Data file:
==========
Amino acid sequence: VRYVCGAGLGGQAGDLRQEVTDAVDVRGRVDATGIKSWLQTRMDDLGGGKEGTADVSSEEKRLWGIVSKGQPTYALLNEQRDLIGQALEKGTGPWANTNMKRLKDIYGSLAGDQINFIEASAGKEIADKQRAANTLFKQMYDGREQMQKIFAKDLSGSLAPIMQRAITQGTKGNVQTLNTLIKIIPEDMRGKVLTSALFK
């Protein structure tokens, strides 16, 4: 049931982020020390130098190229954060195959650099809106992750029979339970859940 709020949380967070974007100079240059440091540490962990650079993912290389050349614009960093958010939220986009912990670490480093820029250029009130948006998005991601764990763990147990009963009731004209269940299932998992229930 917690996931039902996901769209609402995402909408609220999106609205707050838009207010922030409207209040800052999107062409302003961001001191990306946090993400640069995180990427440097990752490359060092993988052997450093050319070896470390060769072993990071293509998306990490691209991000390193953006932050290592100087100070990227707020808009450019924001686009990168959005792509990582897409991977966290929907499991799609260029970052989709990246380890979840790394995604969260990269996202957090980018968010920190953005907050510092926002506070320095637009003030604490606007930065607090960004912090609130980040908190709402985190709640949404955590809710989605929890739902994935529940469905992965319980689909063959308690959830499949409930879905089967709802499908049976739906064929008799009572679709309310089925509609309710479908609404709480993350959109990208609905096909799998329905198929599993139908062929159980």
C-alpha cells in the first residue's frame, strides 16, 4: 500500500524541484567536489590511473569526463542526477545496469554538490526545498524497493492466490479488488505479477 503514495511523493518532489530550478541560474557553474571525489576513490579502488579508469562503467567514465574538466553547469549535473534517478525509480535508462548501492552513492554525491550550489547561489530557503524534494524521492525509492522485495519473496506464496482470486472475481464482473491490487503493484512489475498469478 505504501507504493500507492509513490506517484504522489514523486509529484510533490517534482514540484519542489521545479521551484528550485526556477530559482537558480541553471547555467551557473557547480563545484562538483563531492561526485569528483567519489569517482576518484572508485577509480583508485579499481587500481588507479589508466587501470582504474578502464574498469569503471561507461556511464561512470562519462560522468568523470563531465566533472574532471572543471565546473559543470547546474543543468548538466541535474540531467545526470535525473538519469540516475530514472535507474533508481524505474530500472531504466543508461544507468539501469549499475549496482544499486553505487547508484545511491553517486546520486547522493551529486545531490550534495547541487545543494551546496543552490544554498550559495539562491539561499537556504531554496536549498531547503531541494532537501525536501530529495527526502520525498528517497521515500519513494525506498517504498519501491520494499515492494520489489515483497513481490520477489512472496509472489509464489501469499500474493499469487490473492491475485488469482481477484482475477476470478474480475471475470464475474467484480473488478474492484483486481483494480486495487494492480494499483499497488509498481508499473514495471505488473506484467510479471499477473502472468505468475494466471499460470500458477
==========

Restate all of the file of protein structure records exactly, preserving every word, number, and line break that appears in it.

Amino acid sequence: VRYVCGAGLGGQAGDLRQEVTDAVDVRGRVDATGIKSWLQTRMDDLGGGKEGTADVSSEEKRLWGIVSKGQPTYALLNEQRDLIGQALEKGTGPWANTNMKRLKDIYGSLAGDQINFIEASAGKEIADKQRAANTLFKQMYDGREQMQKIFAKDLSGSLAPIMQRAITQGTKGNVQTLNTLIKIIPEDMRGKVLTSALFK
């Protein structure tokens, strides 16, 4: 049931982020020390130098190229954060195959650099809106992750029979339970859940 709020949380967070974007100079240059440091540490962990650079993912290389050349614009960093958010939220986009912990670490480093820029250029009130948006998005991601764990763990147990009963009731004209269940299932998992229930 917690996931039902996901769209609402995402909408609220999106609205707050838009207010922030409207209040800052999107062409302003961001001191990306946090993400640069995180990427440097990752490359060092993988052997450093050319070896470390060769072993990071293509998306990490691209991000390193953006932050290592100087100070990227707020808009450019924001686009990168959005792509990582897409991977966290929907499991799609260029970052989709990246380890979840790394995604969260990269996202957090980018968010920190953005907050510092926002506070320095637009003030604490606007930065607090960004912090609130980040908190709402985190709640949404955590809710989605929890739902994935529940469905992965319980689909063959308690959830499949409930879905089967709802499908049976739906064929008799009572679709309310089925509609309710479908609404709480993350959109990208609905096909799998329905198929599993139908062929159980």
C-alpha cells in the first residue's frame, strides 16, 4: 500500500524541484567536489590511473569526463542526477545496469554538490526545498524497493492466490479488488505479477 503514495511523493518532489530550478541560474557553474571525489576513490579502488579508469562503467567514465574538466553547469549535473534517478525509480535508462548501492552513492554525491550550489547561489530557503524534494524521492525509492522485495519473496506464496482470486472475481464482473491490487503493484512489475498469478 505504501507504493500507492509513490506517484504522489514523486509529484510533490517534482514540484519542489521545479521551484528550485526556477530559482537558480541553471547555467551557473557547480563545484562538483563531492561526485569528483567519489569517482576518484572508485577509480583508485579499481587500481588507479589508466587501470582504474578502464574498469569503471561507461556511464561512470562519462560522468568523470563531465566533472574532471572543471565546473559543470547546474543543468548538466541535474540531467545526470535525473538519469540516475530514472535507474533508481524505474530500472531504466543508461544507468539501469549499475549496482544499486553505487547508484545511491553517486546520486547522493551529486545531490550534495547541487545543494551546496543552490544554498550559495539562491539561499537556504531554496536549498531547503531541494532537501525536501530529495527526502520525498528517497521515500519513494525506498517504498519501491520494499515492494520489489515483497513481490520477489512472496509472489509464489501469499500474493499469487490473492491475485488469482481477484482475477476470478474480475471475470464475474467484480473488478474492484483486481483494480486495487494492480494499483499497488509498481508499473514495471505488473506484467510479471499477473502472468505468475494466471499460470500458477